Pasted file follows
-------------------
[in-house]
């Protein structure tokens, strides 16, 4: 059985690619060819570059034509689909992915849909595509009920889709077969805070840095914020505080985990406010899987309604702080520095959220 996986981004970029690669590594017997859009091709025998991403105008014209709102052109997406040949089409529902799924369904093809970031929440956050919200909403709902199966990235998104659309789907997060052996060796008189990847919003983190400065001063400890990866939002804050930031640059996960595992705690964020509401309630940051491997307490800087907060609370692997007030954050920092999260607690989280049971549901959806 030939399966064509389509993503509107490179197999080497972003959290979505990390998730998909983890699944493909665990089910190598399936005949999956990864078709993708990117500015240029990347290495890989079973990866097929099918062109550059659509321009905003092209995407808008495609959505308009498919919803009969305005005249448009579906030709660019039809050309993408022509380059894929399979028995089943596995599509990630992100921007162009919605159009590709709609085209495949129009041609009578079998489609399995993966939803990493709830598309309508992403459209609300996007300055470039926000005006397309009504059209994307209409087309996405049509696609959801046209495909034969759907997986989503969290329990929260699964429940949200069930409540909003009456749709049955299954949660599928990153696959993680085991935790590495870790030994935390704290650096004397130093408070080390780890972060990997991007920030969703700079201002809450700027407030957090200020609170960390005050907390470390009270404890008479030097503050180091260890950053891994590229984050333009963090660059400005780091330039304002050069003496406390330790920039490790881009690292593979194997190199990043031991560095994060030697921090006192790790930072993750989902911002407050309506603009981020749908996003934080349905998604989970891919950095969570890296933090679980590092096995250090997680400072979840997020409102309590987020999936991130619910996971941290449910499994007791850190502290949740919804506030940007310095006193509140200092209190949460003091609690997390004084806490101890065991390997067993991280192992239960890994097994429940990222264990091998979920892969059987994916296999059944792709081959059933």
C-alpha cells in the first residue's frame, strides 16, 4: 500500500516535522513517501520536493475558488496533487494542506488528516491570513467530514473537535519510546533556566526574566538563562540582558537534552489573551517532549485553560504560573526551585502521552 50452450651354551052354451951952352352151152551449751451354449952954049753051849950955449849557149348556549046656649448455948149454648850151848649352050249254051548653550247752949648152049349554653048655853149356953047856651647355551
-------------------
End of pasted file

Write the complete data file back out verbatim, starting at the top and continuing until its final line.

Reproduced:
[in-house]
């Protein structure tokens, strides 16, 4: 059985690619060819570059034509689909992915849909595509009920889709077969805070840095914020505080985990406010899987309604702080520095959220 996986981004970029690669590594017997859009091709025998991403105008014209709102052109997406040949089409529902799924369904093809970031929440956050919200909403709902199966990235998104659309789907997060052996060796008189990847919003983190400065001063400890990866939002804050930031640059996960595992705690964020509401309630940051491997307490800087907060609370692997007030954050920092999260607690989280049971549901959806 030939399966064509389509993503509107490179197999080497972003959290979505990390998730998909983890699944493909665990089910190598399936005949999956990864078709993708990117500015240029990347290495890989079973990866097929099918062109550059659509321009905003092209995407808008495609959505308009498919919803009969305005005249448009579906030709660019039809050309993408022509380059894929399979028995089943596995599509990630992100921007162009919605159009590709709609085209495949129009041609009578079998489609399995993966939803990493709830598309309508992403459209609300996007300055470039926000005006397309009504059209994307209409087309996405049509696609959801046209495909034969759907997986989503969290329990929260699964429940949200069930409540909003009456749709049955299954949660599928990153696959993680085991935790590495870790030994935390704290650096004397130093408070080390780890972060990997991007920030969703700079201002809450700027407030957090200020609170960390005050907390470390009270404890008479030097503050180091260890950053891994590229984050333009963090660059400005780091330039304002050069003496406390330790920039490790881009690292593979194997190199990043031991560095994060030697921090006192790790930072993750989902911002407050309506603009981020749908996003934080349905998604989970891919950095969570890296933090679980590092096995250090997680400072979840997020409102309590987020999936991130619910996971941290449910499994007791850190502290949740919804506030940007310095006193509140200092209190949460003091609690997390004084806490101890065991390997067993991280192992239960890994097994429940990222264990091998979920892969059987994916296999059944792709081959059933």
C-alpha cells in the first residue's frame, strides 16, 4: 500500500516535522513517501520536493475558488496533487494542506488528516491570513467530514473537535519510546533556566526574566538563562540582558537534552489573551517532549485553560504560573526551585502521552 50452450651354551052354451951952352352151152551449751451354449952954049753051849950955449849557149348556549046656649448455948149454648850151848649352050249254051548653550247752949648152049349554653048655853149356953047856651647355551